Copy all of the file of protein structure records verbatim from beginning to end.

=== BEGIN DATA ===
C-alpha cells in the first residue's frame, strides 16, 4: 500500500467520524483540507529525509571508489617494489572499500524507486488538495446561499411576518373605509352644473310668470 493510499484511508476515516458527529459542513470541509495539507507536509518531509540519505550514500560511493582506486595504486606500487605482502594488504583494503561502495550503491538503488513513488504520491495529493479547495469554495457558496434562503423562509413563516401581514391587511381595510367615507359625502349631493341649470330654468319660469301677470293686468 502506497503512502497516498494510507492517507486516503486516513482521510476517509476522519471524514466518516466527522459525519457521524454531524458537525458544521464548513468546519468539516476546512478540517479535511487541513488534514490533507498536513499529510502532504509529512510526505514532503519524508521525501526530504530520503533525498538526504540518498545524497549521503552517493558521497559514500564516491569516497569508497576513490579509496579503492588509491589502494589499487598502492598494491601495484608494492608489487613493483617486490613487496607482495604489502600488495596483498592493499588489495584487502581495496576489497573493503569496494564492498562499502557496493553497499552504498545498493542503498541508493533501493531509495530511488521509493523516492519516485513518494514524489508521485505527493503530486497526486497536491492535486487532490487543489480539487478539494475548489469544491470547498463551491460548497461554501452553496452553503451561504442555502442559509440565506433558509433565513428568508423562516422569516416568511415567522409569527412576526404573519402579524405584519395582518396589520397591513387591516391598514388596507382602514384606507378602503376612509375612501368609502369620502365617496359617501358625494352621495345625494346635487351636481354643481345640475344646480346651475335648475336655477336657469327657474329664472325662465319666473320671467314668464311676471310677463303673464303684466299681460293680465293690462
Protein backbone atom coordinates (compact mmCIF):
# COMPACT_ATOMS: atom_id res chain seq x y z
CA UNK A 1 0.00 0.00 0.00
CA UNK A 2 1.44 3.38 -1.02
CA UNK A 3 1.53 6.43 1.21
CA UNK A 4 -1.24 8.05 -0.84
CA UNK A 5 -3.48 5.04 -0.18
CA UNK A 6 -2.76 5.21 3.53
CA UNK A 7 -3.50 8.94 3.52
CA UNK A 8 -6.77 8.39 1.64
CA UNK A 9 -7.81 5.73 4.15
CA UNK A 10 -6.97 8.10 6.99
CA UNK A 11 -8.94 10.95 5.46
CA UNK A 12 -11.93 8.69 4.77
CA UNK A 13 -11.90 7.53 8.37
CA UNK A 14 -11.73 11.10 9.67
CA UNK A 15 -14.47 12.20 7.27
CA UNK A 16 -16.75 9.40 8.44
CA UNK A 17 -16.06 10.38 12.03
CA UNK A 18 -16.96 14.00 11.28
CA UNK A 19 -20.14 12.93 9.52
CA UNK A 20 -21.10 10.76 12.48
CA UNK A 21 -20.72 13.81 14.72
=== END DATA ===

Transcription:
C-alpha cells in the first residue's frame, strides 16, 4: 500500500467520524483540507529525509571508489617494489572499500524507486488538495446561499411576518373605509352644473310668470 493510499484511508476515516458527529459542513470541509495539507507536509518531509540519505550514500560511493582506486595504486606500487605482502594488504583494503561502495550503491538503488513513488504520491495529493479547495469554495457558496434562503423562509413563516401581514391587511381595510367615507359625502349631493341649470330654468319660469301677470293686468 502506497503512502497516498494510507492517507486516503486516513482521510476517509476522519471524514466518516466527522459525519457521524454531524458537525458544521464548513468546519468539516476546512478540517479535511487541513488534514490533507498536513499529510502532504509529512510526505514532503519524508521525501526530504530520503533525498538526504540518498545524497549521503552517493558521497559514500564516491569516497569508497576513490579509496579503492588509491589502494589499487598502492598494491601495484608494492608489487613493483617486490613487496607482495604489502600488495596483498592493499588489495584487502581495496576489497573493503569496494564492498562499502557496493553497499552504498545498493542503498541508493533501493531509495530511488521509493523516492519516485513518494514524489508521485505527493503530486497526486497536491492535486487532490487543489480539487478539494475548489469544491470547498463551491460548497461554501452553496452553503451561504442555502442559509440565506433558509433565513428568508423562516422569516416568511415567522409569527412576526404573519402579524405584519395582518396589520397591513387591516391598514388596507382602514384606507378602503376612509375612501368609502369620502365617496359617501358625494352621495345625494346635487351636481354643481345640475344646480346651475335648475336655477336657469327657474329664472325662465319666473320671467314668464311676471310677463303673464303684466299681460293680465293690462
Protein backbone atom coordinates (compact mmCIF):
# COMPACT_ATOMS: atom_id res chain seq x y z
CA UNK A 1 0.00 0.00 0.00
CA UNK A 2 1.44 3.38 -1.02
CA UNK A 3 1.53 6.43 1.21
CA UNK A 4 -1.24 8.05 -0.84
CA UNK A 5 -3.48 5.04 -0.18
CA UNK A 6 -2.76 5.21 3.53
CA UNK A 7 -3.50 8.94 3.52
CA UNK A 8 -6.77 8.39 1.64
CA UNK A 9 -7.81 5.73 4.15
CA UNK A 10 -6.97 8.10 6.99
CA UNK A 11 -8.94 10.95 5.46
CA UNK A 12 -11.93 8.69 4.77
CA UNK A 13 -11.90 7.53 8.37
CA UNK A 14 -11.73 11.10 9.67
CA UNK A 15 -14.47 12.20 7.27
CA UNK A 16 -16.75 9.40 8.44
CA UNK A 17 -16.06 10.38 12.03
CA UNK A 18 -16.96 14.00 11.28
CA UNK A 19 -20.14 12.93 9.52
CA UNK A 20 -21.10 10.76 12.48
CA UNK A 21 -20.72 13.81 14.72